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Film review: The Guernsey Literary and Potato Peel Pie Society

This soft-focus view of Guernsey at war is twee but romantic, says Linda Marric

 

    Mike Newell’s charming adaptation of Mary Ann Shaffer and Annie Barrows’s bestselling novel The Guernsey Literary and Potato Peel Pie Society is as typically British as a rainy summer’s afternoon, and as wonderfully intriguing as its tongue-twisting title would suggest.

    Set in London and Guernsey during and shortly after the end of the Second World War, the film relies heavily on nostalgia with its near-perfect attention to period detail, and tells a deeply moving, if at times a little contrived, story of romance and mystery during and after the occupation of the Channel Islands by Nazi forces.

    Lily James (Cinderella, Downton Abbey) is Juliet, a free-spirited writer who despite the success of her most recent novel is still struggling to find inspiration after the traumatic experiences she encountered during the Blitz. Poised to accept an imminent proposal from her doting American officer beau Mark (Glen Powell), which could see her move to New York for a new life, Juliet finds herself intrigued by a letter she receives from a Guernsey pig-farmer named Dawsey (Michiel Huisman) regarding a mysterious and strangely named book club founded during the occupation.

    Abandoning, at the eleventh hour, an upcoming countrywide tour to promote her latest book, Juliet heads for Guernsey to meet Dawsey and his merry gang in the hope of writing about them, but she soon finds herself charmed by the island and puzzled by a story involving a member of the book club, played by Jessica Brown Findlay, and the huge secret everyone is determined to keep from her. Learning of the hardships the islanders went through at the hands of the cruel and callous Nazi invaders, Juliet can’t help but feel a kinship towards them and soon finds herself compelled to lend a hand in solving the mystery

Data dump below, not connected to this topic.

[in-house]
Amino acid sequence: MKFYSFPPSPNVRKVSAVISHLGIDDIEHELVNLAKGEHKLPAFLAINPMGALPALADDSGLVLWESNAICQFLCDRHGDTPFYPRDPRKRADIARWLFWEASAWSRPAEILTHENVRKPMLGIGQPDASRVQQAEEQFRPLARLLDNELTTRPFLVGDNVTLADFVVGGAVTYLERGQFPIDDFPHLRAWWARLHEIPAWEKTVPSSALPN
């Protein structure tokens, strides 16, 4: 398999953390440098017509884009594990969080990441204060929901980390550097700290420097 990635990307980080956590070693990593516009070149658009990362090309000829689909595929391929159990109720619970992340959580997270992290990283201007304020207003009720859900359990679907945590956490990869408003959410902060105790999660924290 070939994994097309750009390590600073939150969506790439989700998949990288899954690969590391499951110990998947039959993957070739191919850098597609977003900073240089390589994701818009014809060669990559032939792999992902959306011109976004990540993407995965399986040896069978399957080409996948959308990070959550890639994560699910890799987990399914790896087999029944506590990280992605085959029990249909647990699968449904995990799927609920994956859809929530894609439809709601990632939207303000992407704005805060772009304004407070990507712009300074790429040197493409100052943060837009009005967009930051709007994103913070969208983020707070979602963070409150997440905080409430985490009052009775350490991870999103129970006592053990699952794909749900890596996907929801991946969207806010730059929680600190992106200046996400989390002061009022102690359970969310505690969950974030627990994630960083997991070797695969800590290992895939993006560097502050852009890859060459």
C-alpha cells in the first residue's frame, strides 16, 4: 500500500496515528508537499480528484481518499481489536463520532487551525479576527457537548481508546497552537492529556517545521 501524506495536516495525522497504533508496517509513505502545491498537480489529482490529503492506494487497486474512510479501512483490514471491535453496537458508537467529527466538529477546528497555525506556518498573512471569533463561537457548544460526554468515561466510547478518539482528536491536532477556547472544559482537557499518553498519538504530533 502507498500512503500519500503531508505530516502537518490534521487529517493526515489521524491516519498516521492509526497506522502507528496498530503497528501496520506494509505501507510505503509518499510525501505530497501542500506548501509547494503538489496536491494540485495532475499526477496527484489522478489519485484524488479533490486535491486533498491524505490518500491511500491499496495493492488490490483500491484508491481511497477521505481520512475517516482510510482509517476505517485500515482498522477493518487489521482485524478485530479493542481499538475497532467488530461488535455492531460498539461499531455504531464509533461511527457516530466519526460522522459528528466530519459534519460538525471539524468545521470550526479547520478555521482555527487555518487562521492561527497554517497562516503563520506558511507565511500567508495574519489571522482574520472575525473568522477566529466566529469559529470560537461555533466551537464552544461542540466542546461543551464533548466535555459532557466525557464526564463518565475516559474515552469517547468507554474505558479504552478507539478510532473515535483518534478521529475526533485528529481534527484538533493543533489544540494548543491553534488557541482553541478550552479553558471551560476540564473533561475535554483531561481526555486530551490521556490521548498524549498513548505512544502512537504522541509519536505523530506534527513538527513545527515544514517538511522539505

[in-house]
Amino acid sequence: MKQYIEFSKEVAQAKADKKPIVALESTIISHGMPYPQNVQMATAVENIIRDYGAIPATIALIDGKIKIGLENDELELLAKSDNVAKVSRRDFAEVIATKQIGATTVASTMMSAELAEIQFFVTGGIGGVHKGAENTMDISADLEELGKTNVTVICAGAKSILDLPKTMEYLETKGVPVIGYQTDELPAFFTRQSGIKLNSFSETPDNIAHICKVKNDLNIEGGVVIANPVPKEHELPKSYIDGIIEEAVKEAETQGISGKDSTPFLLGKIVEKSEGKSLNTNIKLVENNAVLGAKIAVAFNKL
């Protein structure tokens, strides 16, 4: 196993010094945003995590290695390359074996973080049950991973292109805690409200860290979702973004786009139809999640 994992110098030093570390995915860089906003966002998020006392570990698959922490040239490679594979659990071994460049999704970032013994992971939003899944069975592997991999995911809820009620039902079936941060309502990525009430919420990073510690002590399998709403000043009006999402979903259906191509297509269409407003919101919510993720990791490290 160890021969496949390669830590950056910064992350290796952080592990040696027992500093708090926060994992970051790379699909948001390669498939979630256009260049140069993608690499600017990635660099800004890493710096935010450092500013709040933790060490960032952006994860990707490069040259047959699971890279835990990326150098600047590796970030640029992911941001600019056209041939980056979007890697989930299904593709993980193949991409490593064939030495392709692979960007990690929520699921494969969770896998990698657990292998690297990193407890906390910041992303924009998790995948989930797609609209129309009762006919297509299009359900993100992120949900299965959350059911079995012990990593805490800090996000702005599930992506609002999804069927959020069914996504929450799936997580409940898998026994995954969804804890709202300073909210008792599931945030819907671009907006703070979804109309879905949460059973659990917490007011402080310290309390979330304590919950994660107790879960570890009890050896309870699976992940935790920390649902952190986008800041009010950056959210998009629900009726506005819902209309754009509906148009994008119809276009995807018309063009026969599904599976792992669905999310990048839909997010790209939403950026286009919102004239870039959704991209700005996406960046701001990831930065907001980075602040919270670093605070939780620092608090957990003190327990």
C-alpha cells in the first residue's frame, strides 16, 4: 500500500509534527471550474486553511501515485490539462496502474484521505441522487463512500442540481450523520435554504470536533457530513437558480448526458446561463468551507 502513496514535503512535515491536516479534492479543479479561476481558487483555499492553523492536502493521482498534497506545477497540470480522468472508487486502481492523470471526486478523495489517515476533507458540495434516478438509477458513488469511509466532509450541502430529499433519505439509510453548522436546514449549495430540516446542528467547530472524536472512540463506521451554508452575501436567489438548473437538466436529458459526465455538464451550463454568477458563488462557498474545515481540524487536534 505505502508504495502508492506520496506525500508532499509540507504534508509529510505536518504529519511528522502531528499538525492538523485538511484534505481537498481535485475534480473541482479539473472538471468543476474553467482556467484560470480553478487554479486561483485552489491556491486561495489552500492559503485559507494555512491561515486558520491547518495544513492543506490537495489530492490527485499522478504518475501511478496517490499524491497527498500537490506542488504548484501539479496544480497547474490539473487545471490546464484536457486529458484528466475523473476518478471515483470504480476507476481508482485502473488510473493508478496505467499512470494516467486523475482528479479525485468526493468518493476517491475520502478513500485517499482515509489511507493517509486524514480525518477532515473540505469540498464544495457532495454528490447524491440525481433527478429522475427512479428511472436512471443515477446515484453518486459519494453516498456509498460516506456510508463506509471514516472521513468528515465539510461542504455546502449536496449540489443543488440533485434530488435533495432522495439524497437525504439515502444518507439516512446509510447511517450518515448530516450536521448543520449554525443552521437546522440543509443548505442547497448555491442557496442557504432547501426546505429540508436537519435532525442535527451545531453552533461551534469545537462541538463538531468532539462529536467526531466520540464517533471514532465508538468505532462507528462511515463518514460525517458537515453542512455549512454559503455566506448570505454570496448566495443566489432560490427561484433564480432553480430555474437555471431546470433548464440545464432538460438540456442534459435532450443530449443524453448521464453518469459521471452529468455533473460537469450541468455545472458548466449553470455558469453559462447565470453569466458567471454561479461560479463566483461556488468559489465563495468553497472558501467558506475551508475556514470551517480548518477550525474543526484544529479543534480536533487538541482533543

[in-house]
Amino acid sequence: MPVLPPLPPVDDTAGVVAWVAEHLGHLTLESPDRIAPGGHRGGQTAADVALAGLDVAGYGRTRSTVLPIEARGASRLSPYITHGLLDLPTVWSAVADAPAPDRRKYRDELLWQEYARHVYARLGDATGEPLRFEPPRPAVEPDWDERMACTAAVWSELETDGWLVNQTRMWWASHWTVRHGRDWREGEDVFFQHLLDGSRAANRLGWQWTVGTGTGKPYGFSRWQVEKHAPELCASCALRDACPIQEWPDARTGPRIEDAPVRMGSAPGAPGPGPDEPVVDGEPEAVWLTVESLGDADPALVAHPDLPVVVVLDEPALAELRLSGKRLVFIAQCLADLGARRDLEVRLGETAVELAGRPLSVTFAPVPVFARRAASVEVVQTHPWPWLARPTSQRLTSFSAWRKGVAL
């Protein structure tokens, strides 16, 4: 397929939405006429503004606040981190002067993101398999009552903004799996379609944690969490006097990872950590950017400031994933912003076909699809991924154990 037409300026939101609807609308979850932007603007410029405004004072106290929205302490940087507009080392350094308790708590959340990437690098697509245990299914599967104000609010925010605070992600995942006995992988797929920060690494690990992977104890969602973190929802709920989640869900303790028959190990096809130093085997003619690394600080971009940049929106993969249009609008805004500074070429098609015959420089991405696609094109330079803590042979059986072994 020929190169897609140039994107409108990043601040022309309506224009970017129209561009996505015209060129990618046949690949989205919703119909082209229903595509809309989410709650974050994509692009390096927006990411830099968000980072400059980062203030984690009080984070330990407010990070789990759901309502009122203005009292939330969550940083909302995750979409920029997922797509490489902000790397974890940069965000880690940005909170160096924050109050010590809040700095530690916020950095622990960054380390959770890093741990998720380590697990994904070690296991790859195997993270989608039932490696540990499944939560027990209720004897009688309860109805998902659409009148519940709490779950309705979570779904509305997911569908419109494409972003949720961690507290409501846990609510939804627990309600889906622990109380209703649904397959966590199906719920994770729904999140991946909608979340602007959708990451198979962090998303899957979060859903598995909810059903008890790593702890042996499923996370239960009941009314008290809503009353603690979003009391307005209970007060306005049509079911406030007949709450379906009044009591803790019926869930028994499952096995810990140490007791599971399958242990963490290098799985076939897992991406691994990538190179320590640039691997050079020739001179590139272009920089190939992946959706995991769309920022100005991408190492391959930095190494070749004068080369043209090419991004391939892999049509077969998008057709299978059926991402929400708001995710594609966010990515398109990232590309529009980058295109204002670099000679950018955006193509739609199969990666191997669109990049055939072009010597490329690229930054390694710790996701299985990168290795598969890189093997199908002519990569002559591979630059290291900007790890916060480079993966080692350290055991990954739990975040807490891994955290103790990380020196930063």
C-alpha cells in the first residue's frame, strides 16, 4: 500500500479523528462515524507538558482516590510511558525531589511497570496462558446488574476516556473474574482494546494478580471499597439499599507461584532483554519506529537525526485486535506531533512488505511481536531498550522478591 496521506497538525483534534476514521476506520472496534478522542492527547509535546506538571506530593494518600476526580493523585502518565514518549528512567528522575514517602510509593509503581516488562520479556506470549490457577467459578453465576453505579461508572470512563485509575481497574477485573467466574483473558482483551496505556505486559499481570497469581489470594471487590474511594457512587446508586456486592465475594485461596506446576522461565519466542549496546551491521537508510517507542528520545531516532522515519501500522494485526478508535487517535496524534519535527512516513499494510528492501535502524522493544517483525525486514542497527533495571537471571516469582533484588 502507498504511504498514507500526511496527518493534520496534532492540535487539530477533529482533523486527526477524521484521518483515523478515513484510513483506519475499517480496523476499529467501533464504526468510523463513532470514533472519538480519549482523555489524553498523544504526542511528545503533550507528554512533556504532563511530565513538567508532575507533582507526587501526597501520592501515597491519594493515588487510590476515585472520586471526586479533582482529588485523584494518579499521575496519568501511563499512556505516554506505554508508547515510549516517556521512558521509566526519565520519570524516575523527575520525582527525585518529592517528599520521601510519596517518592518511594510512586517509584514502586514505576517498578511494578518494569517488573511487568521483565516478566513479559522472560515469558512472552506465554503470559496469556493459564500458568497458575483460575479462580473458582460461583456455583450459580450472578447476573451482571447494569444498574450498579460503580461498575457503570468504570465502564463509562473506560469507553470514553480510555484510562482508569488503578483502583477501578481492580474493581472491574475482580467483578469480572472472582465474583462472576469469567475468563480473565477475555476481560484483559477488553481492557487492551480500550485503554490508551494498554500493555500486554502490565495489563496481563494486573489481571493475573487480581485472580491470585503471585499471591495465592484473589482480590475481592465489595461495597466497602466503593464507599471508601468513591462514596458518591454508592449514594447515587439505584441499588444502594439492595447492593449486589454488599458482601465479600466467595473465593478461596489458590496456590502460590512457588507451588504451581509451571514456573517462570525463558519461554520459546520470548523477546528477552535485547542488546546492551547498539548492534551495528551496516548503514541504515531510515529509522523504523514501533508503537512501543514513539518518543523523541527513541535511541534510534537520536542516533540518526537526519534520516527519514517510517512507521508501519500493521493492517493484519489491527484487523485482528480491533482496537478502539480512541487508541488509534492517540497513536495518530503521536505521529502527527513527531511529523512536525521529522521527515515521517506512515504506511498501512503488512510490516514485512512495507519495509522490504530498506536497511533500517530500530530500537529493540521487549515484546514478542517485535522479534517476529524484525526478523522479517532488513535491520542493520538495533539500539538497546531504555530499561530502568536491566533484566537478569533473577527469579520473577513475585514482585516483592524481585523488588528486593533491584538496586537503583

Four Weddings and a Funeral director Newell does a fantastic job in representing post-war London exactly as one would expect. His female protagonists are as exceptionally well turned-out as their male counterparts are dashingly handsome, like any of the era’s matinee idols.

    By offering a universally accepted image of Britain, with all its irresistibly twee and comforting quirks, Newell also succeeds in installing a sense of familiarity and adventure within the story — which was, after all, originally written by Americans Shaffer became ill and asked her niece to edit and revise the book for her.

    James puts in a perfectly adequate turn as the hugely likeable Juliet, while Huisman does his best in a role which doesn’t seem to require much more of him than to look suitably rugged.

    Elsewhere, Matthew Goode is remarkable as Juliet’s doting and sardonic publisher Sidney, while Tom Courtenay, Penelope Wilton and Katherine Parkinson are commendable as the rest of the members of the book club.

    The Guernsey Literary and Potato Peel Pie Society is twee to a fault, but don’t let that put you off from enjoying this romantic and beautifully acted production.

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